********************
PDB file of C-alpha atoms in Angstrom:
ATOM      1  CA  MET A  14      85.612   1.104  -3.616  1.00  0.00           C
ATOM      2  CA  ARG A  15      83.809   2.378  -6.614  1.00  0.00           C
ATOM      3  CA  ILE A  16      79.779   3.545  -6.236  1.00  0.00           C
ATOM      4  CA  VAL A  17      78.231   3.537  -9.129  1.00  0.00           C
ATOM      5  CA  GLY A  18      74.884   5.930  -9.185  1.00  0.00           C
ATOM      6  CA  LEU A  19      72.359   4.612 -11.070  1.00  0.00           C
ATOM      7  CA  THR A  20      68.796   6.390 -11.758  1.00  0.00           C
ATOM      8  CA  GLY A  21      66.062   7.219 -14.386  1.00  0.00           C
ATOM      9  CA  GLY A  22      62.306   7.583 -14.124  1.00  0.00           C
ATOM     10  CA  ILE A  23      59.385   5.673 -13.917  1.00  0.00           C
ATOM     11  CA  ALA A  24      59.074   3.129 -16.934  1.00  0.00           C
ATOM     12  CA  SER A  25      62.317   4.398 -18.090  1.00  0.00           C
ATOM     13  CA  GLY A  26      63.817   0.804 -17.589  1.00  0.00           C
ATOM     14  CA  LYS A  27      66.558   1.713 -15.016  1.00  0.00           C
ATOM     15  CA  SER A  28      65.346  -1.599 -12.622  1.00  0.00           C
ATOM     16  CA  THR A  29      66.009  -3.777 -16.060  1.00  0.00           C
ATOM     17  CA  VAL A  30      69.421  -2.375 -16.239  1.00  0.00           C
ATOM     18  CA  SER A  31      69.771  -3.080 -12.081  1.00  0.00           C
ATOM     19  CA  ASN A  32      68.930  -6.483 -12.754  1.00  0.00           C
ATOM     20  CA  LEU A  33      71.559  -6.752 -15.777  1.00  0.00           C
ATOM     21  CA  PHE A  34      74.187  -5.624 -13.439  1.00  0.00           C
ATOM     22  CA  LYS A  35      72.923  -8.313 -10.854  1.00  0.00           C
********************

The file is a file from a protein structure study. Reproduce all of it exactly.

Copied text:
PDB file of C-alpha atoms in Angstrom:
ATOM      1  CA  MET A  14      85.612   1.104  -3.616  1.00  0.00           C
ATOM      2  CA  ARG A  15      83.809   2.378  -6.614  1.00  0.00           C
ATOM      3  CA  ILE A  16      79.779   3.545  -6.236  1.00  0.00           C
ATOM      4  CA  VAL A  17      78.231   3.537  -9.129  1.00  0.00           C
ATOM      5  CA  GLY A  18      74.884   5.930  -9.185  1.00  0.00           C
ATOM      6  CA  LEU A  19      72.359   4.612 -11.070  1.00  0.00           C
ATOM      7  CA  THR A  20      68.796   6.390 -11.758  1.00  0.00           C
ATOM      8  CA  GLY A  21      66.062   7.219 -14.386  1.00  0.00           C
ATOM      9  CA  GLY A  22      62.306   7.583 -14.124  1.00  0.00           C
ATOM     10  CA  ILE A  23      59.385   5.673 -13.917  1.00  0.00           C
ATOM     11  CA  ALA A  24      59.074   3.129 -16.934  1.00  0.00           C
ATOM     12  CA  SER A  25      62.317   4.398 -18.090  1.00  0.00           C
ATOM     13  CA  GLY A  26      63.817   0.804 -17.589  1.00  0.00           C
ATOM     14  CA  LYS A  27      66.558   1.713 -15.016  1.00  0.00           C
ATOM     15  CA  SER A  28      65.346  -1.599 -12.622  1.00  0.00           C
ATOM     16  CA  THR A  29      66.009  -3.777 -16.060  1.00  0.00           C
ATOM     17  CA  VAL A  30      69.421  -2.375 -16.239  1.00  0.00           C
ATOM     18  CA  SER A  31      69.771  -3.080 -12.081  1.00  0.00           C
ATOM     19  CA  ASN A  32      68.930  -6.483 -12.754  1.00  0.00           C
ATOM     20  CA  LEU A  33      71.559  -6.752 -15.777  1.00  0.00           C
ATOM     21  CA  PHE A  34      74.187  -5.624 -13.439  1.00  0.00           C
ATOM     22  CA  LYS A  35      72.923  -8.313 -10.854  1.00  0.00           C